To some this is a dilemma, but is it really? In the courtroom, to explain what some would see as a dilemma, I used this example: There are seven hills around Rome. When Rome burned, if witnesses were on each hill, each could say some things in general about the exact same fire, but they also could each share some things that the others could not see because of their unique perspective. Additionally, some might not mention ABC, because XYZ already stated it and only desired to add something that everyone else heard or saw but hadn't yet spoken of. There is absolutely nothing uncommon about this. It is a normal life experience.

Additonally, one of the most difficult tasks in my previous job as a police detective was crime scene reconstruction. You would have to use what was in the witness statements and the physical evidence itself to reconstruct what actually happened. It wasn't necessarily easy and you didn't rush to judgment! It was a puzzle to solve before taking a case before a judge and jury.

Pieces of Evidence

When we reconstruct what the Synoptic Gospels say, the stories fit together very nicely. There is no rush to judgment in saying John, like the other Gospels writers, told the truth, the whole truth, and nothing by the truth. Erhman, however, writes, "...if Jesus claimed he was divine, it seemed very strange indeed that Matthew, Mark, and Luke all failed to say anything about it." Then he adds, "Did they just forget to mention that part?" But is this really true? When I read Matthew, Mark and Luke (who also wrote the Book of Acts), I observe that they do indeed mention Jesus’ deity.

Jesus told Satan that no one should be worshipped and served except God: “Be gone, Satan! For it is written, ‘You shall worship the Lord your God and him only shall you serve’" (Matt. 4:10; cf. Luke 4:8). But after Jesus walked on water the disciples worshipped him; "And those in the boat worshiped him, saying, 'Truly you are the Son of God'” (Matt. 14:33). This at least implies if not definitely states that Jesus is God! (cf. John 1:1, 14).

If, according to Jesus, only God is to be worshipped, then why did God the Father send wise men to worship baby Jesus if he’s not God (Matt. 2:2)? Did God the Father get it wrong too? Didn’t Jesus receive worship from others as well? (Matt. 8:2; 28:9, 17; Luke 24:52). And didn’t Paul and Barnabas refuse worship of themselves because they weren't God in Acts 14:11-16?

Other things can be puzzling. The first Gospel records that the Son of Man will send his angels in Matthew 13:41 (cf. Matt. 26:53). However, Luke writes that these are God’s angels (cf. Luke 12:8-9; 15:10). So, how could Jesus send angels if he wasn’t God? And Jesus said he will judge the world (Matt. 25:31-46; John 5:21-22, 27). But doesn’t the Bible teach that God will judge the world? (cf. Deut. 32:35; Psa. 50:1-6; Joel 3:12).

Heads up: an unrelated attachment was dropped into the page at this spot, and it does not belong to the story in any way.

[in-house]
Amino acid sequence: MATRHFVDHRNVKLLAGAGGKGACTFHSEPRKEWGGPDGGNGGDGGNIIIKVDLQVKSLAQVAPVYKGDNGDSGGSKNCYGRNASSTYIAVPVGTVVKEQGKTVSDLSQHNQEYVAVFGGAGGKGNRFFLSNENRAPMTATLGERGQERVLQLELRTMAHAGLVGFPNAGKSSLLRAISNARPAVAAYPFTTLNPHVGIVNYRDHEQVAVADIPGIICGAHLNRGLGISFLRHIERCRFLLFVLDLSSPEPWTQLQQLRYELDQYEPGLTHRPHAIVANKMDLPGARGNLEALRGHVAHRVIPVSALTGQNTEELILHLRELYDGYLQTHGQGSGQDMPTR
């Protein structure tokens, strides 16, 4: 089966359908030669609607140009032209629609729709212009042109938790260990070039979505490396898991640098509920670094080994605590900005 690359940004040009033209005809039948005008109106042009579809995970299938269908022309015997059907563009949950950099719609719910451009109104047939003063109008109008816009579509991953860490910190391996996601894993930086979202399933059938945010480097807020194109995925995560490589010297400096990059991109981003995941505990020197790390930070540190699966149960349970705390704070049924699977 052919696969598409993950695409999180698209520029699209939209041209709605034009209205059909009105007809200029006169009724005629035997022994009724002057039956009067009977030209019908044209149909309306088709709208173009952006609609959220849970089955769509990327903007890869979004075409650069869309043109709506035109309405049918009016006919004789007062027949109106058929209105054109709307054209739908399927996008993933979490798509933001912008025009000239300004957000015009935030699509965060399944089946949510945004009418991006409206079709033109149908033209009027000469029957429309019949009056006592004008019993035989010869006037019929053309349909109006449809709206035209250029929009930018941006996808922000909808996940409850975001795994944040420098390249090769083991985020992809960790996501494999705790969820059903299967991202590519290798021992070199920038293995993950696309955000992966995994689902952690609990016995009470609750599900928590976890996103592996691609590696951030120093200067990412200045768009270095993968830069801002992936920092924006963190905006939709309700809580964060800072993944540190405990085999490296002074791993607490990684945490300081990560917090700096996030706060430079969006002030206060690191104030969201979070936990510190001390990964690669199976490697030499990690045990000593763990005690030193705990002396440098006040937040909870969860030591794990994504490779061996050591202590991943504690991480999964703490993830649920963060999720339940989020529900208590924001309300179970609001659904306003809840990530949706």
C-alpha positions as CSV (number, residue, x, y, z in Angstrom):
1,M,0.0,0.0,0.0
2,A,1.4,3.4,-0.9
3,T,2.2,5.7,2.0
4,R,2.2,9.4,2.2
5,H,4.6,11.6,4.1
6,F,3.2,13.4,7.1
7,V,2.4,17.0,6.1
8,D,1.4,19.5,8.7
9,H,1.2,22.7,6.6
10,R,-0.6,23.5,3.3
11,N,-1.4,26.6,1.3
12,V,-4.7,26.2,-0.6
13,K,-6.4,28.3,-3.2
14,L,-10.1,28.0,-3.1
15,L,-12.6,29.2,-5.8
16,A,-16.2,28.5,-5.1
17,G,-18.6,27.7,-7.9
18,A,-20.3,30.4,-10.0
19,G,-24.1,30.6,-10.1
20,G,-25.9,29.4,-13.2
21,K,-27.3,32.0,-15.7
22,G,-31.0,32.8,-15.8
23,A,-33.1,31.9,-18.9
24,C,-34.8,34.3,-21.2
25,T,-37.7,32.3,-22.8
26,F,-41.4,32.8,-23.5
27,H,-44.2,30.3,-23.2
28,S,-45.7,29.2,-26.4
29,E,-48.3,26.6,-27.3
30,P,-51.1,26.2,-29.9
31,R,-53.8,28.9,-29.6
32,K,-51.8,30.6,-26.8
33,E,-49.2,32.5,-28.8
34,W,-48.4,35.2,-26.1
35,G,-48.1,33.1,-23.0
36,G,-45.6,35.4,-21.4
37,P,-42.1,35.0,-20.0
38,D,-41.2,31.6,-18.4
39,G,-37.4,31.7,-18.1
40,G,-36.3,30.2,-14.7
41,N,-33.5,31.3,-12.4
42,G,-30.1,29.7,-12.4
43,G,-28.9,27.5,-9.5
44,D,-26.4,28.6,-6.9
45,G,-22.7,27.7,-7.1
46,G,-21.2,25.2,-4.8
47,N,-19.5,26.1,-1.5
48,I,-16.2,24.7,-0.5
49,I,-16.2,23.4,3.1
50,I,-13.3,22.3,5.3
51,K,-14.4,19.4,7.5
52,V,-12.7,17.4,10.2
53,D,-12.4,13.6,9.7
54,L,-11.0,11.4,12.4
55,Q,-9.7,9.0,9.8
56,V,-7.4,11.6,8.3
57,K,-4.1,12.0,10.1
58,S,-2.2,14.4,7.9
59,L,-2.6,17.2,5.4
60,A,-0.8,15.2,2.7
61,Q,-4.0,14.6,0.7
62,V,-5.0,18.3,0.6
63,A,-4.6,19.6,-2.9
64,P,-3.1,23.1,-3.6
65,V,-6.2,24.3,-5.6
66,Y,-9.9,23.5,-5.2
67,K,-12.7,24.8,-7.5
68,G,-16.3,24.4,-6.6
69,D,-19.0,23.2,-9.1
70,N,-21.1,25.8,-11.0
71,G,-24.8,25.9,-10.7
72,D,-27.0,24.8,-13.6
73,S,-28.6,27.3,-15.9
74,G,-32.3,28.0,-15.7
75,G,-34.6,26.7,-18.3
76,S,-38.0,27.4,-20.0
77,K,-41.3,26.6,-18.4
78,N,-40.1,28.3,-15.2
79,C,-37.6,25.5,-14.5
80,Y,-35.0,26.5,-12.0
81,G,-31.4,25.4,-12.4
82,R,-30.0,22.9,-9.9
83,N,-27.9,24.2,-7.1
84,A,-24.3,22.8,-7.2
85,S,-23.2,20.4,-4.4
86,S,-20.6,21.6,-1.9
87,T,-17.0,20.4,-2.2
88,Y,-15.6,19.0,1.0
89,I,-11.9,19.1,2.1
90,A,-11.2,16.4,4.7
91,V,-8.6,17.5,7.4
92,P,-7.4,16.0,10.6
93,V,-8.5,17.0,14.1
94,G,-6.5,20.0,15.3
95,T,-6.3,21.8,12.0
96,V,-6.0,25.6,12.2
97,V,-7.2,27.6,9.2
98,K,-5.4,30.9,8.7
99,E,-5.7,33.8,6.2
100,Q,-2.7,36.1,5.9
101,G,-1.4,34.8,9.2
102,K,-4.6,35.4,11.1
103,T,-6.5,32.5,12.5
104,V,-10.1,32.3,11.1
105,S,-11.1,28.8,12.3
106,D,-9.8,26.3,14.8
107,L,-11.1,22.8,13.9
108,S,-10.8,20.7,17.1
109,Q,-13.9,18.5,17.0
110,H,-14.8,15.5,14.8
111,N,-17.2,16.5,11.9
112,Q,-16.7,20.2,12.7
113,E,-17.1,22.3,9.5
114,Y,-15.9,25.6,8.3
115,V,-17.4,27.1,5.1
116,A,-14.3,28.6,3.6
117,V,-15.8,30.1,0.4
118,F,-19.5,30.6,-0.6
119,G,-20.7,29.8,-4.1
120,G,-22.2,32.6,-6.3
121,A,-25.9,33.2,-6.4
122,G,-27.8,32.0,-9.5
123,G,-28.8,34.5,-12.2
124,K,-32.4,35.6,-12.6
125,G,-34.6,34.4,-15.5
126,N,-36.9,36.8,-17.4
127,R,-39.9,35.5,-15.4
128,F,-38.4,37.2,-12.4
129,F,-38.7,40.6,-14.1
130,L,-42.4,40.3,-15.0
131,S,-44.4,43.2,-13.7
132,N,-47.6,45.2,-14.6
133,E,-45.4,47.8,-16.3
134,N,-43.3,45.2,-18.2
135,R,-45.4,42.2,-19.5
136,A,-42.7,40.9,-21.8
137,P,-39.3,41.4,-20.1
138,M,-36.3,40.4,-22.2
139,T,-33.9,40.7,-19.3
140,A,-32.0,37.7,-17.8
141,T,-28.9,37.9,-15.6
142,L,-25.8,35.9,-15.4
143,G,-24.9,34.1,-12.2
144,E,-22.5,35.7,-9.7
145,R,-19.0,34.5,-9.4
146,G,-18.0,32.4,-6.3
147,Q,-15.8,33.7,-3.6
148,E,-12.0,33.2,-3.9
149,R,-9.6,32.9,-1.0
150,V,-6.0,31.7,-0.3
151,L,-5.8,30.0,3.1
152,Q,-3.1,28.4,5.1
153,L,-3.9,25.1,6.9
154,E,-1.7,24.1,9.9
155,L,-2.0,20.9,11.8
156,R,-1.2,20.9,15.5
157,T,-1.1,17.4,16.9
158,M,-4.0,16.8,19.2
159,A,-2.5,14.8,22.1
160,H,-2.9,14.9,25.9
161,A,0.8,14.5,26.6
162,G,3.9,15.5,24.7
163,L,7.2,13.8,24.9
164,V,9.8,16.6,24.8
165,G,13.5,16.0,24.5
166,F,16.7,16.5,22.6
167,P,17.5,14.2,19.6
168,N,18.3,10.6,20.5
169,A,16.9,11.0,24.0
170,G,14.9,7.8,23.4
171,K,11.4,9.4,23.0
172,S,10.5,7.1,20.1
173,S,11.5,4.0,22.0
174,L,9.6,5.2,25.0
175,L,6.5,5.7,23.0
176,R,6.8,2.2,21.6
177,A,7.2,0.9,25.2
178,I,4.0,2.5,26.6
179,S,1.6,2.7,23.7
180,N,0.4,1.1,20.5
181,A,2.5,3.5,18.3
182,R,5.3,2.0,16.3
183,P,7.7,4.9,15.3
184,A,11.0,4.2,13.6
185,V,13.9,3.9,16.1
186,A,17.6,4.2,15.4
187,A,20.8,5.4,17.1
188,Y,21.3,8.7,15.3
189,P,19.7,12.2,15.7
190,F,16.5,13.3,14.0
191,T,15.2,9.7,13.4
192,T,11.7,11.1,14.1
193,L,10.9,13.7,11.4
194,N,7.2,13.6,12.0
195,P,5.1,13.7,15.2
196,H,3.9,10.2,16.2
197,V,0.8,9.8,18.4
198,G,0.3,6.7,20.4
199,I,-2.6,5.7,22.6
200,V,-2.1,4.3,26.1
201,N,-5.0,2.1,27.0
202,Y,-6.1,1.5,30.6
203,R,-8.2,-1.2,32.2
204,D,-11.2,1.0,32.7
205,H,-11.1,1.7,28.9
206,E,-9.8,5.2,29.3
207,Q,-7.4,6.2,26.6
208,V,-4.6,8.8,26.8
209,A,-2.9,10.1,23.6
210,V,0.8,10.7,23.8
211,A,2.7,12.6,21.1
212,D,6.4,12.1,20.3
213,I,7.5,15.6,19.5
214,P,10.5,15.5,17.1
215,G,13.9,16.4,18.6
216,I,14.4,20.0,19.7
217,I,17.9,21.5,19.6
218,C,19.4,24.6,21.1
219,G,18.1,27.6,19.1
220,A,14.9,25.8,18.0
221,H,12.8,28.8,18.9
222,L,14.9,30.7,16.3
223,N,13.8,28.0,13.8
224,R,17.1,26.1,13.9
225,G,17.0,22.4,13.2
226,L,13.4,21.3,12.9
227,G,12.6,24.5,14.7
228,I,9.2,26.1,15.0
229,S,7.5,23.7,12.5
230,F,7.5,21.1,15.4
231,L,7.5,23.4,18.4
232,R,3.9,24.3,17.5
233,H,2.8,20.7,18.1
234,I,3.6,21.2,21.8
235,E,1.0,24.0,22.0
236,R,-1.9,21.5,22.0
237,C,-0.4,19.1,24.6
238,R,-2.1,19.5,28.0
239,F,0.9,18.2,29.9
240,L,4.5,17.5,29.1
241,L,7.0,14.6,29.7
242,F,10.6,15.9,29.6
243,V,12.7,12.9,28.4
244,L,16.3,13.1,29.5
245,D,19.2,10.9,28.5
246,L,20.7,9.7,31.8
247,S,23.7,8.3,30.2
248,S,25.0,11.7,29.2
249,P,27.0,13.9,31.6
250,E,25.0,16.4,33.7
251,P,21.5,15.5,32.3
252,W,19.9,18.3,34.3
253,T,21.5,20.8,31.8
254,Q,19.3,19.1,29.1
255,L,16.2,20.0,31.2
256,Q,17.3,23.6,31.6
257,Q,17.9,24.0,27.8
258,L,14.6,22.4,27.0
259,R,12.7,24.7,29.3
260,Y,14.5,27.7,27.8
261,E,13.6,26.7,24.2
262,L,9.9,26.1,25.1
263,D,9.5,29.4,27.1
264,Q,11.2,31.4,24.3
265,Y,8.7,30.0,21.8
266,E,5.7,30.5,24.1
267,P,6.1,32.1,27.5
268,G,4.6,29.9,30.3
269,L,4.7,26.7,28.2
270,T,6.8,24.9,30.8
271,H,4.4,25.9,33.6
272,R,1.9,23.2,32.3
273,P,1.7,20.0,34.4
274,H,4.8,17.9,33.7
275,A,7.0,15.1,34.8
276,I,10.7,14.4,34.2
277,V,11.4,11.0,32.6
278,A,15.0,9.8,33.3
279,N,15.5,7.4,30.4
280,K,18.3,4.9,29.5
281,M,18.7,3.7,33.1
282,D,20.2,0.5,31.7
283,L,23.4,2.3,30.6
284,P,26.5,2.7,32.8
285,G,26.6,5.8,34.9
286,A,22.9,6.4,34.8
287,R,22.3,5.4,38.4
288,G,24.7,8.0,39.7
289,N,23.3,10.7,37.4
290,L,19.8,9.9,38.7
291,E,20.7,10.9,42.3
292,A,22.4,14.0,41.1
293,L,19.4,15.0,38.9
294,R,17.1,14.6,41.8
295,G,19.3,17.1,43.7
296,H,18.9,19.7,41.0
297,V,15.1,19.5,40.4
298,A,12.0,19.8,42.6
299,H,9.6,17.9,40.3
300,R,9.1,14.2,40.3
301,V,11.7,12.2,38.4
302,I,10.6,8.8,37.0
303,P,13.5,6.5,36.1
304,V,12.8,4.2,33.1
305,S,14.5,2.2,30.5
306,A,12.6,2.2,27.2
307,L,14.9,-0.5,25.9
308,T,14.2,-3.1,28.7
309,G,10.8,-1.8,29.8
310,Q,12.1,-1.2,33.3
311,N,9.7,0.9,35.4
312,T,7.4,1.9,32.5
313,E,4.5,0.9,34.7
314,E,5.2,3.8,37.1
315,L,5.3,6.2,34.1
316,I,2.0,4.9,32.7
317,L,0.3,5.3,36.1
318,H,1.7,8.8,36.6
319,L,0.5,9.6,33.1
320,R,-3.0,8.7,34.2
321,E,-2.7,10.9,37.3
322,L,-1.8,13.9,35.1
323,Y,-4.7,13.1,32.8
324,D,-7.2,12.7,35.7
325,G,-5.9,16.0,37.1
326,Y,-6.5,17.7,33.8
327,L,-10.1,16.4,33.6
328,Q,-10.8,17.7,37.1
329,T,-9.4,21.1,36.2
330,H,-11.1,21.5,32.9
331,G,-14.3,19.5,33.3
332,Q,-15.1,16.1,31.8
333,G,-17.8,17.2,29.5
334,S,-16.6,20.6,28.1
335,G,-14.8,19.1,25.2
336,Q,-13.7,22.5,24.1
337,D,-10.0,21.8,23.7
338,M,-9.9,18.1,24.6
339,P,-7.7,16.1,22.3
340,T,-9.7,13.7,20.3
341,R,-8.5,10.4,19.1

Unlike Ehrman, if one puts the pieces of the puzzle together properly, one might consider the fact that Jesus is really God!

In Luke 7:36-50, Jesus said to the woman who anointed his feet, "Your sins are forgiven." Those who sat with him said, "Who is this, who even forgives sins?" Why? Because, as Matthew, Mark and Luke all record, only God can forgive sins (Matt. 9:2-6; Mark 2:5-12; Luke 5:20-23). And Jesus wasn’t just pronouncing God the Father’s forgiveness either. What does Jesus say? “But that ye may know that the Son of man hath authority on earth to forgive sins (then saith he to the sick of the palsy), Arise, and take up thy bed, and go unto thy house” (Matt. 9:6; Mark 2:10; Luke 5:34). Again – “But that ye may know that the Son of man hath authority on earth to forgive sins...”

Luke writes that when Stephen was dying he said, “Lord Jesus, receive my spirit” (Acts 7:59-60). Why would the first recorded Christian martyr pray to Jesus if he weren’t God?

So, by the evidence presented, I must admit that what John doctrinally and emphatically states, Matthew, Mark and Luke illustrate by example. So, there is more than enough evidence to state that all four Gospel writers told the truth, the whole truth, and nothing but the truth that Jesus is God.

Another Question

This former police detective, seeing a valid indictment, would like to ask this question: Why didn’t Ehrman properly reconstruct the stories? How could someone, especially a historian and scholar, miss what is so plainly written? Could Ehrman have a more self-serving agenda or motive? Perhaps someone else should be on trial and not the book of John! Perhaps Ehrman and others like him, will repent and be forgiven by Jesus who is both Lord and God.

Answer by Dr. Joseph R. Nally, Jr.

Dr. Joseph R. Nally, Jr., D.D., M.Div. is the Theological Editor at Third Millennium Ministries (Thirdmill).